“I think it’s fair to say that around the continent, people are being cautious,” said Andrew Nevin, partner and chief economist at PricewaterhouseCoopers Nigeria, on the attitude of regulatory bodies in Africa toward cryptocurrencies.
“There’s been a lot of problems with cryptocurrency and various kinds of fraud: initial coin offerings and projects that didn’t have sufficient value and have gone backwards or folded up. So, I think that the authorities are taking the right view in taking this step by step,” he added.
In a study by Ecobank in August 2018, only Namibia had outrightly claimed cryptocurrency to be illegal. By November 2018, Zambia, Zimbabwe, Morocco, Algeria, and Libya were reported to have joined the mix. Crypto-related transactions are still restricted in Morocco, Zambia, and Egypt. It seems like Egypt is reconsidering its stance, but cryptocurrency transactions are punishable by fines in Morocco, and Algeria has remained firm in its decision to outrightly ban bitcoin usage.
Between 2018 and now, some African countries seem to have warmed up to the use of cryptocurrency. Although Zimbabwe had earlier banned its use, the Reserve Bank of Zimbabwe now seems keen on regulating cryptocurrency in the country.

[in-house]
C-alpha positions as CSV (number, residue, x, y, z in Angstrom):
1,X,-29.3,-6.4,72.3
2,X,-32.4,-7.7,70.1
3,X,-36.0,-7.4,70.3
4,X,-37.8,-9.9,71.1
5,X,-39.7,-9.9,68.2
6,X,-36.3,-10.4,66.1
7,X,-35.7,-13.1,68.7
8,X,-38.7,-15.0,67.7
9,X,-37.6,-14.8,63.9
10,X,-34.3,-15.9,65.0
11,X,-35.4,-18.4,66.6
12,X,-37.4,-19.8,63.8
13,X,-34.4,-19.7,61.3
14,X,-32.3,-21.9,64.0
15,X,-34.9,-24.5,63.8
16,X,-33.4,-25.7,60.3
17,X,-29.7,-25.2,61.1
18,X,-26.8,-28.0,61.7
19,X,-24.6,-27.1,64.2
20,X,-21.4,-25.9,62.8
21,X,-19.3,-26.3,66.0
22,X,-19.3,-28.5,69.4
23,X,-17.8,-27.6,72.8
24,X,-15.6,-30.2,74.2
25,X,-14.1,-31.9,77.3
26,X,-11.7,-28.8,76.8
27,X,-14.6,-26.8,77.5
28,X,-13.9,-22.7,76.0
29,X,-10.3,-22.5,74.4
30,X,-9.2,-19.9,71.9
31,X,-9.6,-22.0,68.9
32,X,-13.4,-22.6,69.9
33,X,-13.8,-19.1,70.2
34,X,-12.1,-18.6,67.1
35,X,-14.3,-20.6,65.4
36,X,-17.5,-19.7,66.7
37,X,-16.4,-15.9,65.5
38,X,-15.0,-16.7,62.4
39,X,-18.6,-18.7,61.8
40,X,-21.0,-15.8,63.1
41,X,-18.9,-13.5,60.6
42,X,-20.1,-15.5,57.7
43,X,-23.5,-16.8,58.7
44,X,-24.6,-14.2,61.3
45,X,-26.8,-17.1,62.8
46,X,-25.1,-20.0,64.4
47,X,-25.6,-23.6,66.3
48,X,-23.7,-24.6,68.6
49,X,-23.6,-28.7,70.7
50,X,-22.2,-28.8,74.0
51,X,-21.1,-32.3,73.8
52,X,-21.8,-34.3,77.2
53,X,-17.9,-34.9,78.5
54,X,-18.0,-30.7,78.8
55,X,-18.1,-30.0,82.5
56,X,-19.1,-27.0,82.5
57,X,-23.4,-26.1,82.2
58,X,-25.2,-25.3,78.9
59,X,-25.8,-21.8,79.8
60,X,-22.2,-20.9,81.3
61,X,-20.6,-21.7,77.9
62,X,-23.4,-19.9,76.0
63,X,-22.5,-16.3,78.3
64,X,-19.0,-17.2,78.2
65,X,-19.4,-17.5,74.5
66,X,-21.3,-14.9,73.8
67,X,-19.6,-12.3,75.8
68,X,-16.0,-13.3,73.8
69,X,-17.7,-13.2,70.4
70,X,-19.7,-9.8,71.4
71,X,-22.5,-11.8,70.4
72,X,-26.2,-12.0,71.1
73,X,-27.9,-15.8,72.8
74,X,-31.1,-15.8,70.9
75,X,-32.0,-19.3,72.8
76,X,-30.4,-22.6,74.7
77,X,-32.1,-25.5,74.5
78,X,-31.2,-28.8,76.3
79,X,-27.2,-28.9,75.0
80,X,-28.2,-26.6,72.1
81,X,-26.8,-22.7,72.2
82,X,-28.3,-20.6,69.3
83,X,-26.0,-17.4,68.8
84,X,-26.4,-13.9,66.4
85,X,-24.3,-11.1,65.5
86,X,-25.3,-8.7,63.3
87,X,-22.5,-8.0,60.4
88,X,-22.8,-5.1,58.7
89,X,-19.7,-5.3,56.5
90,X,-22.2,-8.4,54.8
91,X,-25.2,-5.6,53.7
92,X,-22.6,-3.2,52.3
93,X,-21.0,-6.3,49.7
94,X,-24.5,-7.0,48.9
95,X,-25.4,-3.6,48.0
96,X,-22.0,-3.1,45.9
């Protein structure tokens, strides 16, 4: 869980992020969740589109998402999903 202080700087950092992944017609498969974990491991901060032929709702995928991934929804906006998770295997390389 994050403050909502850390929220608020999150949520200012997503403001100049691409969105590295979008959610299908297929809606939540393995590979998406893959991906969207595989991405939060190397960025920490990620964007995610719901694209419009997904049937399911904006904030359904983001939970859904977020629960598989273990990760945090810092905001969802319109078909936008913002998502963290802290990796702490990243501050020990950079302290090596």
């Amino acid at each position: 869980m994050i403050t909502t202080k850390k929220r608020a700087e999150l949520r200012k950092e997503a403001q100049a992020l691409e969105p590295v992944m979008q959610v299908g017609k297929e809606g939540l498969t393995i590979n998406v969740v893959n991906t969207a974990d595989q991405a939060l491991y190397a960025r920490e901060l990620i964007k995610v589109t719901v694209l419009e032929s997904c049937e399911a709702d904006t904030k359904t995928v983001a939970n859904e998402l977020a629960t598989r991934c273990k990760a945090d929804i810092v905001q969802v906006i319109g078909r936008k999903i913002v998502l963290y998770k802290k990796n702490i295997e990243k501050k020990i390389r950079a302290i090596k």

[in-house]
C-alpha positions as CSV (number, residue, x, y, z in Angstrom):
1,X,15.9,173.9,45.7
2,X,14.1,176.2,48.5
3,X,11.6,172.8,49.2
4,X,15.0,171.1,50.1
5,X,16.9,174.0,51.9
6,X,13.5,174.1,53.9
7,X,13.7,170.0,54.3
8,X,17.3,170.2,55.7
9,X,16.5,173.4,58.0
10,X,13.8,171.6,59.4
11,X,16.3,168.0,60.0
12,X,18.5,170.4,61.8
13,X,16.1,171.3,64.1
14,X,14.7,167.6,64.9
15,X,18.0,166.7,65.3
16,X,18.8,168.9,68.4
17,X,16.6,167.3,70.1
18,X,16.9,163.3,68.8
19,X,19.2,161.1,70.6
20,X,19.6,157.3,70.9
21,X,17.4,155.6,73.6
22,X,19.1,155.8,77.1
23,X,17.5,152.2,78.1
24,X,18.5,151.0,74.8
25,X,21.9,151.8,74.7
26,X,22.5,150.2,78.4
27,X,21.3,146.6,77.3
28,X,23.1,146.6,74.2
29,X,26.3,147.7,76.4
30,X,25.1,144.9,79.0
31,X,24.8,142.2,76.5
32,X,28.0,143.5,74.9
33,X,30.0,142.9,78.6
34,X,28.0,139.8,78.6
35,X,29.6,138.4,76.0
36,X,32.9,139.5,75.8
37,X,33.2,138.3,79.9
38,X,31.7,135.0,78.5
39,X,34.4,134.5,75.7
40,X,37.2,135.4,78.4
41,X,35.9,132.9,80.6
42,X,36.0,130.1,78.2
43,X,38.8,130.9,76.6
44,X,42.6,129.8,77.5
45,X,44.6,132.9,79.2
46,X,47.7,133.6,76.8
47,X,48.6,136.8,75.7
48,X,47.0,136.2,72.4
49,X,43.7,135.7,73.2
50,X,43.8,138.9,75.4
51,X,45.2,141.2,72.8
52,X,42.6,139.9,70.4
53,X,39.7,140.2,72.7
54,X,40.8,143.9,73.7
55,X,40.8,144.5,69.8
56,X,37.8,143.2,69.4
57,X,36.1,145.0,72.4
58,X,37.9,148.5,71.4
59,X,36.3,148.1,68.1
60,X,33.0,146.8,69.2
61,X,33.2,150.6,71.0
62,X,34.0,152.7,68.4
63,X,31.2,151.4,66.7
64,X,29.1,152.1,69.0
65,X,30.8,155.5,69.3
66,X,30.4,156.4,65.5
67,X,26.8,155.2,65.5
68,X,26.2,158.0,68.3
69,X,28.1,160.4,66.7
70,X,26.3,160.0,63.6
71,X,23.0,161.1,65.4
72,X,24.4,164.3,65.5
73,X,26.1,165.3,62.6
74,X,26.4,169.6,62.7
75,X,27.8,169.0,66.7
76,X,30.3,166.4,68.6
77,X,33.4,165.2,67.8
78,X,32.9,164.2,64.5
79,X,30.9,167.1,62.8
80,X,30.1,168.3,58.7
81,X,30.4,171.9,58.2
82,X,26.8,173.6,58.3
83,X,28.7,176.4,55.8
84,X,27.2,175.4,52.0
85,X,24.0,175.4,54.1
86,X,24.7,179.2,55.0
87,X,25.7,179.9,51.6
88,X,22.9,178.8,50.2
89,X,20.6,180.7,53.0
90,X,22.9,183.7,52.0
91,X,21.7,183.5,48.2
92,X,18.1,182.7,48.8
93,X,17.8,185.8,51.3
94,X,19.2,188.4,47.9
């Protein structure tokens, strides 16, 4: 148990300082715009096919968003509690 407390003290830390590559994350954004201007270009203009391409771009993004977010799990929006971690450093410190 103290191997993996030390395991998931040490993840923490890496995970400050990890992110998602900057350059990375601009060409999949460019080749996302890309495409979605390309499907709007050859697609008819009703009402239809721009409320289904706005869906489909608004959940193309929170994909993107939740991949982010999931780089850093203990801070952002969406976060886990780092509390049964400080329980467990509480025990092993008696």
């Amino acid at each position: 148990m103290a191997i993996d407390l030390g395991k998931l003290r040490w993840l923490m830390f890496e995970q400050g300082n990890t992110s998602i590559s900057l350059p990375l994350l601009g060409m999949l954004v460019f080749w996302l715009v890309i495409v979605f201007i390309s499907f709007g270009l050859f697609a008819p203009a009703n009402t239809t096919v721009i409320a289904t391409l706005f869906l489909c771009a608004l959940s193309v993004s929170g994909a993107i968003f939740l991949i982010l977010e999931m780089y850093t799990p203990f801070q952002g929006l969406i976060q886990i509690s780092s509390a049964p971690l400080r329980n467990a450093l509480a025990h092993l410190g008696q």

Kenya’s central bank which earlier compared cryptocurrency to pyramid schemes has set up a task force to study blockchain technology and Nigeria’s Securities and Exchange Commission (SEC) issued regulatory guidelines for cryptocurrencies and crypto-based startups.
The stance against the use of cryptocurrency in most countries may have stemmed from the prevalence of Ponzi schemes in most African countries and lack of awareness. But governments are becoming more enlightened and while they are still wary, they seem more willing to embrace digital money.
Between citizens' growing interest and the increasing demand for cryptocurrencies, Africa’s regulators might have no choice but to play ball; best if it’s sooner rather than later.